Since before most West Virginians knew their land lay over valuable coal and gas, few locals have owned those minerals. They went to a few speculators and the agents of mining and drilling companies, who own most mineral rights and have drawn billions of dollars from the state. There were better jobs for coal miners than for most people, once the United Mine Workers won the coalfields in an alliance with FDR, but local wages never really turned into local capital, and now most of the state is desperate again, with only about 12,000 people working coal jobs. But, despite a downturn in production, plenty of coal wealth comes out of this ground every year, and quite possibly more in natural gas.
The teachers’ movement is a reclamation and redirection of a militant working-class identity. They look back to the miners, look around at the uncompensated wreckage of the land, and look forward to the world we are all entering, where the labor is in social reproduction: teaching, caregiving, the upholding of the human world. They’re taking the miners’ literal banners into that new field, and making a claim along the way on the material wealth of the world, which is going to have to be shared very differently to make a world of caregiving work anything like egalitarian or humane. This is a microcosm, fought over the carbon capital of the industrial age, of the coming fights over who owns and profits from the finer, cleaner capital of mechanized production and digital platforms. The stakes are much the same, from West Virginia to California. Just like a hundred years ago, a place seen as backward may be one of the frontiers of the next labor movement.
West Virginia has earned its reputation as Trump country. He won 78 percent of the vote in Calhoun County in 2016, leaving Hillary Clinton with only 18 percent. In the state overall, Trump won 69 percent in the general election, 42 points ahead of Clinton.
But it’s a strange place. Bernie Sanders got more votes in the Calhoun County Democratic primary in 2016 than any other candidate in either primary: more than twice as many as Clinton, his democratic rival, but also half again as many as Trump, who won the Republican primary. Sanders won every one of the state’s fifty-five county primary votes in May. And even that deep November red is shallower and less uniform than it looks: In the fairly poor and almost entirely white Calhoun County district where my parents still live, Barack Obama won in 2008 and 2012, even as the Democrats’ vote share was plummeting statewide.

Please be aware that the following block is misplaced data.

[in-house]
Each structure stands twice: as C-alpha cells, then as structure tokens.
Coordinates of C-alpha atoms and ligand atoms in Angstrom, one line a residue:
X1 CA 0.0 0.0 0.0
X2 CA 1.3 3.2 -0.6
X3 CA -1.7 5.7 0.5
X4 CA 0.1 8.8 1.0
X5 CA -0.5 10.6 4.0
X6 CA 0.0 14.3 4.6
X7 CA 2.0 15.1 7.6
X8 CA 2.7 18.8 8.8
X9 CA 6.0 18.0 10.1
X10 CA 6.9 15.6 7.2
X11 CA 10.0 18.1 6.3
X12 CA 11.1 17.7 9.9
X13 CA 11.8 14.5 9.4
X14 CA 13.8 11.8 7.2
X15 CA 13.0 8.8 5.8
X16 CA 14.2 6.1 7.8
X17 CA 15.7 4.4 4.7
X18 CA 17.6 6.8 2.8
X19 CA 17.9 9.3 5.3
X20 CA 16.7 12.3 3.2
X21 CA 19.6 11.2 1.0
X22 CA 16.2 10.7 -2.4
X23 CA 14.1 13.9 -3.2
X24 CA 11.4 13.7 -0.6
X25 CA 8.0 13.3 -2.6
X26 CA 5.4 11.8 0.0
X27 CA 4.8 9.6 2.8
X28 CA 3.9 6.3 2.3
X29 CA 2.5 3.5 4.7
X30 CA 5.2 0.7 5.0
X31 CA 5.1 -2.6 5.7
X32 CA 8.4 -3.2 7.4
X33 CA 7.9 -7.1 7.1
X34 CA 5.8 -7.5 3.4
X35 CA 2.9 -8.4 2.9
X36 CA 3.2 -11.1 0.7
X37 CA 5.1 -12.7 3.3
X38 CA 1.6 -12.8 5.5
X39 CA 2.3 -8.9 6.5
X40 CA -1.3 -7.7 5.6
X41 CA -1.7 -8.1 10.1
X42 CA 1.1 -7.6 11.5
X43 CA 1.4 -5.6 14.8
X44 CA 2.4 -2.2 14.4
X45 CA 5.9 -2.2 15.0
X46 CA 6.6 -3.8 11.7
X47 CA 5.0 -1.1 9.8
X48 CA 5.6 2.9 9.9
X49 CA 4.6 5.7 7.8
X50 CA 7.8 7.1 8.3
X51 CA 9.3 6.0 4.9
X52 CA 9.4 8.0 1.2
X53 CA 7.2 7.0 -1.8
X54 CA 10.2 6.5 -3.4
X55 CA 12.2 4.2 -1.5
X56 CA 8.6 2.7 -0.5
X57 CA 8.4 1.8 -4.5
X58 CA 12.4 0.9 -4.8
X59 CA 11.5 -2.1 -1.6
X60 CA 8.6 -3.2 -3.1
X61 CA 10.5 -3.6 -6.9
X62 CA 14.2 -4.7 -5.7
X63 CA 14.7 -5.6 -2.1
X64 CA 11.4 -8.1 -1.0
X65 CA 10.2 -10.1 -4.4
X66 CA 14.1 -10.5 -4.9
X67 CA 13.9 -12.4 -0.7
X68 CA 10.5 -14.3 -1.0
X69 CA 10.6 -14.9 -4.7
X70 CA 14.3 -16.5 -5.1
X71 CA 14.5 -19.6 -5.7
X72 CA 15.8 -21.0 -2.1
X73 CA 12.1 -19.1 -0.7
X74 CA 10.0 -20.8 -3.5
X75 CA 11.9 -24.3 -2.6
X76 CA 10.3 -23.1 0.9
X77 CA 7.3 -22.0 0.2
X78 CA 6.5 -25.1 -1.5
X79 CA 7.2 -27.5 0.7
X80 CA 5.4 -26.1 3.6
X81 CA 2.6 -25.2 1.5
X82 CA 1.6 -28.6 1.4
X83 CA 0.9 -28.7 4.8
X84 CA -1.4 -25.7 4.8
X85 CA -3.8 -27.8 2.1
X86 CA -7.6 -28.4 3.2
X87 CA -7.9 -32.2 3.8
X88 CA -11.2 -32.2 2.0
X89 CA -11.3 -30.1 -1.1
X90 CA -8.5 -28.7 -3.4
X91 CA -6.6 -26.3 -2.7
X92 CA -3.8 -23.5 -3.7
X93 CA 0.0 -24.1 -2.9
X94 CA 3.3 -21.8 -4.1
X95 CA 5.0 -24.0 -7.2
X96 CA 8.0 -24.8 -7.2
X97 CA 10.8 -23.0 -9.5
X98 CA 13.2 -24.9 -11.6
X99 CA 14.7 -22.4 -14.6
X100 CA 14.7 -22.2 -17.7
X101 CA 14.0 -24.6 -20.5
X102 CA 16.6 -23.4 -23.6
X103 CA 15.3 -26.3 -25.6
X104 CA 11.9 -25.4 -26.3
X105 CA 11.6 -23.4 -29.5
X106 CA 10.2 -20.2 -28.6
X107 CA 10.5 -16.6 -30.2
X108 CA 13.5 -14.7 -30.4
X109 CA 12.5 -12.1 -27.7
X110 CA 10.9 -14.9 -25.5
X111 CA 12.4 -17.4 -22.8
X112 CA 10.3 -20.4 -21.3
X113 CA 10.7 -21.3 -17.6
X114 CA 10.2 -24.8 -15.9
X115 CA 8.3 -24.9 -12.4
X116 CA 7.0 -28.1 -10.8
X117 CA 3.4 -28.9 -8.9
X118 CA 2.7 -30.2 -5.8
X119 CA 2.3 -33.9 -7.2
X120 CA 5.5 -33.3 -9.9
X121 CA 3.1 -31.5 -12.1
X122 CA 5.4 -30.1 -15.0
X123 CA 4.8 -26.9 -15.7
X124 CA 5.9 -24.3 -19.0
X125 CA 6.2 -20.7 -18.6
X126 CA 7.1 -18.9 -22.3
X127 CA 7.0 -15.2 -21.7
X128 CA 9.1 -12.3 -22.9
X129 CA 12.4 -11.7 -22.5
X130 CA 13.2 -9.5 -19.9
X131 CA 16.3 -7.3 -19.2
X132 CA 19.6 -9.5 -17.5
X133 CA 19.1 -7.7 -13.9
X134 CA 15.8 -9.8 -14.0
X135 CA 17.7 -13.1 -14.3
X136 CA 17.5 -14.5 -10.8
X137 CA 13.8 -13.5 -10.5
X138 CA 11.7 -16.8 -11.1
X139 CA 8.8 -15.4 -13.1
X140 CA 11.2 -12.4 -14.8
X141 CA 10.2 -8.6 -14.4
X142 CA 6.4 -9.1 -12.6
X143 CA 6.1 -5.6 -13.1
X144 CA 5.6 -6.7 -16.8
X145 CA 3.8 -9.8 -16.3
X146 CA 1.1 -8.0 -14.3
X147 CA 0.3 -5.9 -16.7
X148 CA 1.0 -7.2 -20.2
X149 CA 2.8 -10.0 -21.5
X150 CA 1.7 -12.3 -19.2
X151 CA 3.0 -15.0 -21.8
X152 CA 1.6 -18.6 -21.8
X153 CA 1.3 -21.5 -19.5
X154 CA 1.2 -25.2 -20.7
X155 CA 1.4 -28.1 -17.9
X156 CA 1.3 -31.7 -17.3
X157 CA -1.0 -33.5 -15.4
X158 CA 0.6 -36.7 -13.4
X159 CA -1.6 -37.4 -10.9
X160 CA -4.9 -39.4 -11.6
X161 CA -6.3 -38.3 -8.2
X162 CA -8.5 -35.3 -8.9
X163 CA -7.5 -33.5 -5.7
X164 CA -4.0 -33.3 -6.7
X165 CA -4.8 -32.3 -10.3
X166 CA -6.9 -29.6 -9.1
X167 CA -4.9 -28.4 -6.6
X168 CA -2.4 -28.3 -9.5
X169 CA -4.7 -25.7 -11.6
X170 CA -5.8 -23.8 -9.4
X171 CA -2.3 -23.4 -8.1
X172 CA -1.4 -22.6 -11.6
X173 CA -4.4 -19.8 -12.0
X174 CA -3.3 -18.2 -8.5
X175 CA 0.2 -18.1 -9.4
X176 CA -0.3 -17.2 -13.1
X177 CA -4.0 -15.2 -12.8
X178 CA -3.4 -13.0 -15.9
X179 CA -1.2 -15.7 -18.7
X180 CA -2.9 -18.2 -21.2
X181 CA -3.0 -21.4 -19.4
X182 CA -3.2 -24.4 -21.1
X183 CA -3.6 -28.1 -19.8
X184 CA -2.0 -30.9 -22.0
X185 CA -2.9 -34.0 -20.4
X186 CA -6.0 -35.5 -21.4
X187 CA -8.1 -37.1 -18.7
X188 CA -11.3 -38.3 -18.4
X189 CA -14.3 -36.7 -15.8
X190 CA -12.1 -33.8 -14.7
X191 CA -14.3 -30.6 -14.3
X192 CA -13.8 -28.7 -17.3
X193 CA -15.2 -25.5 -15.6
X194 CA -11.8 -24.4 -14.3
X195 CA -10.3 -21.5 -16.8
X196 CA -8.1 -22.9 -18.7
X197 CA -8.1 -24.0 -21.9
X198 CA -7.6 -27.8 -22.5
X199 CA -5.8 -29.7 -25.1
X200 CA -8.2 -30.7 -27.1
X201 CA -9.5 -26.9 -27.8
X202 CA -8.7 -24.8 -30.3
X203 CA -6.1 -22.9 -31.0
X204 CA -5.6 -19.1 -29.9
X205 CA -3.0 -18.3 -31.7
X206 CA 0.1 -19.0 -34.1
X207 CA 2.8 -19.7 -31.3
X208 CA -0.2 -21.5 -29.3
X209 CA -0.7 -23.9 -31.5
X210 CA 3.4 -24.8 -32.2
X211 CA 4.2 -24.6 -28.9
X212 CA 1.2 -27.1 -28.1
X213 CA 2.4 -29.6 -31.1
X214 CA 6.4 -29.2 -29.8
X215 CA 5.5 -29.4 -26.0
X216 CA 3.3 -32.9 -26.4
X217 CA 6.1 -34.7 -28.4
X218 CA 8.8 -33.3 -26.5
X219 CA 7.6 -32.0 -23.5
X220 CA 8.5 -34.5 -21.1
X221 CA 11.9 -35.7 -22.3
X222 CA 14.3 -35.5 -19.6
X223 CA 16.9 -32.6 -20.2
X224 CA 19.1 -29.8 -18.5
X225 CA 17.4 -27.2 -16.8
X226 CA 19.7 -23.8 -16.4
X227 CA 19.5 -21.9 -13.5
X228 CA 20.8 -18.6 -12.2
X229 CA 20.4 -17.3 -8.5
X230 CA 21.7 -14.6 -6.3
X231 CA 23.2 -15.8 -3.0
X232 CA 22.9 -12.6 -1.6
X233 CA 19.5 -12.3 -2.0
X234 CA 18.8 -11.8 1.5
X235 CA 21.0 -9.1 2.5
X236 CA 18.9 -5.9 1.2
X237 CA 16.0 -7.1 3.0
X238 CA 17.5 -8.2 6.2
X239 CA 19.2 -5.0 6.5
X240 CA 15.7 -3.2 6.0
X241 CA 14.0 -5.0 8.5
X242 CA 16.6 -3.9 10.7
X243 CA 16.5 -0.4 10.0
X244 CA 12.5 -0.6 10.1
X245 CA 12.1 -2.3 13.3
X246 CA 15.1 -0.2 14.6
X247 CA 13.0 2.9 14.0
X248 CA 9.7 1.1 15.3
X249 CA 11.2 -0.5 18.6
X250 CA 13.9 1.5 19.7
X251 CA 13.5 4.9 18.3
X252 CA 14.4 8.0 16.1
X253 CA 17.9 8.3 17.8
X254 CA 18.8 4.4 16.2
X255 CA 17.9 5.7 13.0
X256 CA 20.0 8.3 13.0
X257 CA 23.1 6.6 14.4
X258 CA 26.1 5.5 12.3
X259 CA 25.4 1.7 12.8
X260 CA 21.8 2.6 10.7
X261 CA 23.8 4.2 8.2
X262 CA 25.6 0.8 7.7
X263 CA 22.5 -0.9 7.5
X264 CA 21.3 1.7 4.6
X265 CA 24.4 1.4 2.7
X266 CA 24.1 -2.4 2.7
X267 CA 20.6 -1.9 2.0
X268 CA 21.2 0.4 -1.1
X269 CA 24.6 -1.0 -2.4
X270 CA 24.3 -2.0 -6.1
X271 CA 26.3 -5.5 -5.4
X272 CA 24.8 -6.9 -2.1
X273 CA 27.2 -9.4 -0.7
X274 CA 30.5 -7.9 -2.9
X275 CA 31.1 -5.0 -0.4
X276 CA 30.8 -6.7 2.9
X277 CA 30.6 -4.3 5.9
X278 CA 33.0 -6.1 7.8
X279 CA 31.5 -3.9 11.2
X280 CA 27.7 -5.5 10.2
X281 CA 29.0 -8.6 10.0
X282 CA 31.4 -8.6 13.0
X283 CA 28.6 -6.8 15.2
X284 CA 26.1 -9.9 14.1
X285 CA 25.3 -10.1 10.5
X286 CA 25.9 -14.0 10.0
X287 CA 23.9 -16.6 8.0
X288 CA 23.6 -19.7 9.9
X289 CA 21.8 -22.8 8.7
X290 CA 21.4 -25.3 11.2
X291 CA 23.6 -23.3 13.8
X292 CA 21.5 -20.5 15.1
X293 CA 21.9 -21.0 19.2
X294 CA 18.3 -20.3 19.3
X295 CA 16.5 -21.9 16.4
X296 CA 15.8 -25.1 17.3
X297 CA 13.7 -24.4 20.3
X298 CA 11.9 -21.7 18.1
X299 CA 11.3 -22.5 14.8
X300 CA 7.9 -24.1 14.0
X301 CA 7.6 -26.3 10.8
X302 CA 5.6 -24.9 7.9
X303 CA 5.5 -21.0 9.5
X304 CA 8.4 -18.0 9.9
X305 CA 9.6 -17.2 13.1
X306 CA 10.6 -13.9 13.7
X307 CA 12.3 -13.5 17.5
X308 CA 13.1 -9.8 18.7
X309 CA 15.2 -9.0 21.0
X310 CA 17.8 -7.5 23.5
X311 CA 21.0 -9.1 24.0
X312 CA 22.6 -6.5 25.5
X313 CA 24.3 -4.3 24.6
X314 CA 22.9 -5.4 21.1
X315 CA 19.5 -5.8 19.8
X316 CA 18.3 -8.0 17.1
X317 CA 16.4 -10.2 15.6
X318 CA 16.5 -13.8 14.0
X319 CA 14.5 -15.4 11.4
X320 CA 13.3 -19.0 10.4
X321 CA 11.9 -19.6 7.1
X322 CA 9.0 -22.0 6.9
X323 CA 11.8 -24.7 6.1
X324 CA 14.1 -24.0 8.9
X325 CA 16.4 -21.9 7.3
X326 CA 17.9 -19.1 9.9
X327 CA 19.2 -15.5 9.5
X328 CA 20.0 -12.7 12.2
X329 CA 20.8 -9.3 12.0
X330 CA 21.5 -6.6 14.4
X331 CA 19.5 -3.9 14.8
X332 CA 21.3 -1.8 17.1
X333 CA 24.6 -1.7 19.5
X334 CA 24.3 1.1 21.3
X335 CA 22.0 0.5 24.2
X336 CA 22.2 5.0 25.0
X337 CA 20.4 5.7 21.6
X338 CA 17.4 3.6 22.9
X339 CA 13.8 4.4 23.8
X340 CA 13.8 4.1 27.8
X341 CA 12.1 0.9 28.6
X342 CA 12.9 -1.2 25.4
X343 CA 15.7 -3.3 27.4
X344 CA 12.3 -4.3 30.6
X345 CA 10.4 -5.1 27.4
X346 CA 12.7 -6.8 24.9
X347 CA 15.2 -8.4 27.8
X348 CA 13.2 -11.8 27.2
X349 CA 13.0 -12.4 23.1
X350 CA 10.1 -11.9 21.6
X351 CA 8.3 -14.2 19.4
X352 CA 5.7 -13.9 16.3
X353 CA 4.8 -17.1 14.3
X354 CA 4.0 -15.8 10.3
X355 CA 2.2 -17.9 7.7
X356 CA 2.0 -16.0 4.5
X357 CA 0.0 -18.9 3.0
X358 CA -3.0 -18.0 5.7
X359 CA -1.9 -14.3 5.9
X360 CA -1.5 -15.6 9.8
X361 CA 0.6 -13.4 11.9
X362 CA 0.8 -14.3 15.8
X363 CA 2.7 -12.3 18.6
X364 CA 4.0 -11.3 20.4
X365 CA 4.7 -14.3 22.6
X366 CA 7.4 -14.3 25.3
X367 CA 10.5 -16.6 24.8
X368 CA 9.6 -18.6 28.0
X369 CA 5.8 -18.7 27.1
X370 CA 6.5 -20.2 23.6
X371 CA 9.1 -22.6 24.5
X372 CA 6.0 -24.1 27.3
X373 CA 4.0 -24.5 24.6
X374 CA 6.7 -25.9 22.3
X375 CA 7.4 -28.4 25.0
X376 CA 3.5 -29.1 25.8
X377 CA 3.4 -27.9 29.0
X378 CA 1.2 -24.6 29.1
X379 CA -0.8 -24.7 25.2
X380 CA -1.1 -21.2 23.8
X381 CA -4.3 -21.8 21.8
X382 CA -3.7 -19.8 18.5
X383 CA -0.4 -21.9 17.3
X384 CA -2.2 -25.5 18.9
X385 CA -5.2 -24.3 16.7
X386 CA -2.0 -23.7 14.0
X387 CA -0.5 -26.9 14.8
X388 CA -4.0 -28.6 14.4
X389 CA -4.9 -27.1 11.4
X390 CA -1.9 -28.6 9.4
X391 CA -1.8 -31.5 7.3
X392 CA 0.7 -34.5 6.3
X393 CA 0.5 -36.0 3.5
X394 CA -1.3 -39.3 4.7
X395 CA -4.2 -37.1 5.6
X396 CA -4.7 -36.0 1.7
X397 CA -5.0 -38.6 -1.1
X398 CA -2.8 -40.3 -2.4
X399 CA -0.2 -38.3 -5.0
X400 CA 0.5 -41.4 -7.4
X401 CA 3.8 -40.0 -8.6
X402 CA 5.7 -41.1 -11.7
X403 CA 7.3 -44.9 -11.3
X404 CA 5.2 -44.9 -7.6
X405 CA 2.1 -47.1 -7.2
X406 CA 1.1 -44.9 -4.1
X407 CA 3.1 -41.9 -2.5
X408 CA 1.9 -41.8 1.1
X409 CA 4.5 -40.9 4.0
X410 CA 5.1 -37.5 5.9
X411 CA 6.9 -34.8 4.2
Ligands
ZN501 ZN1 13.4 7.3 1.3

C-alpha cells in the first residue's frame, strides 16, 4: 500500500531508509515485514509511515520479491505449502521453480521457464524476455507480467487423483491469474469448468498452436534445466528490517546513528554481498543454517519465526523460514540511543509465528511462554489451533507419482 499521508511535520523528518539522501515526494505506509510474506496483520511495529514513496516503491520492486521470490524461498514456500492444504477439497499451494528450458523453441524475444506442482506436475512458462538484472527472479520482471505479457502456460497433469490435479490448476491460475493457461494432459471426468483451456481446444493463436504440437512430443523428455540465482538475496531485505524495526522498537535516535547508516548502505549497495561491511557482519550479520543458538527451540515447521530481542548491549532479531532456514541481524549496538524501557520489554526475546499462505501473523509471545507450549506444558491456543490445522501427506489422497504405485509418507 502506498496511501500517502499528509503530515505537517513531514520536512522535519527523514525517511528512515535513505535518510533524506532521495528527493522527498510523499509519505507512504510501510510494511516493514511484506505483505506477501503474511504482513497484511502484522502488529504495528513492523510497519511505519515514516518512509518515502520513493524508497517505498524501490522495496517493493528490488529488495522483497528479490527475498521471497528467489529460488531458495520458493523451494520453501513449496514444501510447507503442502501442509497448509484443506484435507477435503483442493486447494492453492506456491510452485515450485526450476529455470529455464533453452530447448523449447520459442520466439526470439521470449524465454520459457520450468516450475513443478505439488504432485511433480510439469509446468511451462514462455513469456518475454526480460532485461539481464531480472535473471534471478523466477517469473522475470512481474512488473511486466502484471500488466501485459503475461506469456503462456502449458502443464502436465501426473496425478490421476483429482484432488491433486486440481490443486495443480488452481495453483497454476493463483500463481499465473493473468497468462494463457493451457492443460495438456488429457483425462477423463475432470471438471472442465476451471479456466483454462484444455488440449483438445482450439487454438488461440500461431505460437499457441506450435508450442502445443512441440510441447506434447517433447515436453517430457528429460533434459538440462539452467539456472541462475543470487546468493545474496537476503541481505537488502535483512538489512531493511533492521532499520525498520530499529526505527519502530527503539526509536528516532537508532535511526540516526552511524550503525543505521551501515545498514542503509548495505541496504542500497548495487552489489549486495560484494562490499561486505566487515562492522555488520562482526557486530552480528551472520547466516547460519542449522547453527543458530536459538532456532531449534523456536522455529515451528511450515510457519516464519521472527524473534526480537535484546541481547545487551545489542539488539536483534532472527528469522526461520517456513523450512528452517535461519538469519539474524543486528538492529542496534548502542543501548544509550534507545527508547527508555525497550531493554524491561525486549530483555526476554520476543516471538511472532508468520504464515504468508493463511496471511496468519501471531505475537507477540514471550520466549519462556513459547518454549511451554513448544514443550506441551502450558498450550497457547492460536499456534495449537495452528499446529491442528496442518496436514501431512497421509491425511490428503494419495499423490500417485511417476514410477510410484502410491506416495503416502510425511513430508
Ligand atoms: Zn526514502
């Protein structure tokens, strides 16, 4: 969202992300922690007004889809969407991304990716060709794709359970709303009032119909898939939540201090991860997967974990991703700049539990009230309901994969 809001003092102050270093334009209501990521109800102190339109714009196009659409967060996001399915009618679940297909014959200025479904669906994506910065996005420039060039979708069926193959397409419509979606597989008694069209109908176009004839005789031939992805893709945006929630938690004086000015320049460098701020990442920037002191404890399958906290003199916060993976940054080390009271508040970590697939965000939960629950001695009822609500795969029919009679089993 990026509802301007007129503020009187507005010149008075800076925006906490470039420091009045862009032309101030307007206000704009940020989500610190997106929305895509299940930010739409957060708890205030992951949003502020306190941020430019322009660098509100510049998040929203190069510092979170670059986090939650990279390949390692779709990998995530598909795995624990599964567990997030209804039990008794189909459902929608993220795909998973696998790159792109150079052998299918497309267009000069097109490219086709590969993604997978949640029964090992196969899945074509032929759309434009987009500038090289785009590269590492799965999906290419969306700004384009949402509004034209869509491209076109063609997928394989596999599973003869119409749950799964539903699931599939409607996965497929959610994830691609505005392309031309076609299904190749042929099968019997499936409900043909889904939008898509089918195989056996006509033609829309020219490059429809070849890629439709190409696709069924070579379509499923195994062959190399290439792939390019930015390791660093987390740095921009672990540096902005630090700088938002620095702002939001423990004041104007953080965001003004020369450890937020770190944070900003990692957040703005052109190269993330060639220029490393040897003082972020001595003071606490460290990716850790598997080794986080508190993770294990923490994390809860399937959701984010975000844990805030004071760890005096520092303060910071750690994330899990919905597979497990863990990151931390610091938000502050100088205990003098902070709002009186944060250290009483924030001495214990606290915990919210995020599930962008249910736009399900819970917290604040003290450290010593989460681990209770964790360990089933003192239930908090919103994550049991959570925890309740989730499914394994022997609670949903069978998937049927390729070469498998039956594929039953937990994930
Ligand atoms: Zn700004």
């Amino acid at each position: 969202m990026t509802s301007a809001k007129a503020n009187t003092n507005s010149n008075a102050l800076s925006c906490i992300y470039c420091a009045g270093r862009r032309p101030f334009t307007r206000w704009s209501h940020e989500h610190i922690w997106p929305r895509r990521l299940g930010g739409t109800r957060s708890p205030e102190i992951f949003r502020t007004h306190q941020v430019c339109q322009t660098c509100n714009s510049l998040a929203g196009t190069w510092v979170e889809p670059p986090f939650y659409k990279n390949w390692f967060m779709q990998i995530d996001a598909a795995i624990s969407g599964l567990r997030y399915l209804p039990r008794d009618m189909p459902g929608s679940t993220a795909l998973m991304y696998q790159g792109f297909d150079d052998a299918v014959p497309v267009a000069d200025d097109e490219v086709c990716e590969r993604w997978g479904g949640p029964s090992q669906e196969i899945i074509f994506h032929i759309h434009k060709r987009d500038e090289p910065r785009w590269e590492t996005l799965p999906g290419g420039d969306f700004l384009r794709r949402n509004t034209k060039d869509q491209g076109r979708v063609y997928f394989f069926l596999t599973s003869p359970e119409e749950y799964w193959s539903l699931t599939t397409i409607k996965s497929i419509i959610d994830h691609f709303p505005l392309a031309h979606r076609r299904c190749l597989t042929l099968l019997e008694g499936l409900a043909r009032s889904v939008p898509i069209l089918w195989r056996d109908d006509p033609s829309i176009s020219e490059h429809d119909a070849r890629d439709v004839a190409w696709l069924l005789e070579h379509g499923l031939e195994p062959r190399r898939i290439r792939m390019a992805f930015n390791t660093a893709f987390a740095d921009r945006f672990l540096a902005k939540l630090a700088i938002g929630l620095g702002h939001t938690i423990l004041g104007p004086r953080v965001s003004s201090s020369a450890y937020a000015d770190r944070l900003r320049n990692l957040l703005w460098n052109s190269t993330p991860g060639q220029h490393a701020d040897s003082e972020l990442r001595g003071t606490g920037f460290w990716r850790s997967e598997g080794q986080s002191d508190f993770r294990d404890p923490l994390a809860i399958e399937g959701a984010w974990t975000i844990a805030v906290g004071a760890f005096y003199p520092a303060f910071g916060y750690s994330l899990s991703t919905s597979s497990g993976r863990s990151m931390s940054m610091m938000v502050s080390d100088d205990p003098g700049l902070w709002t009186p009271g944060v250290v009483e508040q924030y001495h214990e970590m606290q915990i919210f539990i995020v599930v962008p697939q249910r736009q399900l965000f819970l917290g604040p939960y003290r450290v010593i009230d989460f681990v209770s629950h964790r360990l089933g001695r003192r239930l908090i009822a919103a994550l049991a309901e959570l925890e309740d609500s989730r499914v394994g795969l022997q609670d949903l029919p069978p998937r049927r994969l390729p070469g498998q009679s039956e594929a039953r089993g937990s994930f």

This is still the same state that turned against Al Gore and Obama and gave Trump his huge win in 2016. It was also one of ten states to stick with Michael Dukakis in 1988, and one of six to back Jimmy Carter over Ronald Reagan in 1980 (and the only one with any claim to be in the South). It’s also where, in 1969, 40,000 miners shut down the coalfields to win health care for their retirees who were dying of black lung, still the biggest strike for healthcare in American history. In the 1970s, the insurgent Mineworkers for Democracy won union elections calling for a ban on strip-mining, and even proposed walking out to enforce environmental standards on the companies. When UMWA giant John L. Lewis died in 1969, miners walked out for a day to show they could. Showing class power was how they mourned, and how they celebrated. The state is 91 percent “non-Hispanic white,” but the coalfields in particular have drawn labor from everywhere and built a multiracial working class in the mines. You see its history in names like Carlos Gore, pronounced “car-less,” and Richard Ojeda, who says his last name like my first name. Out of all that history and a present strewn with wreckage and abandonment, a new struggle is coming, one that remembers some of its old names.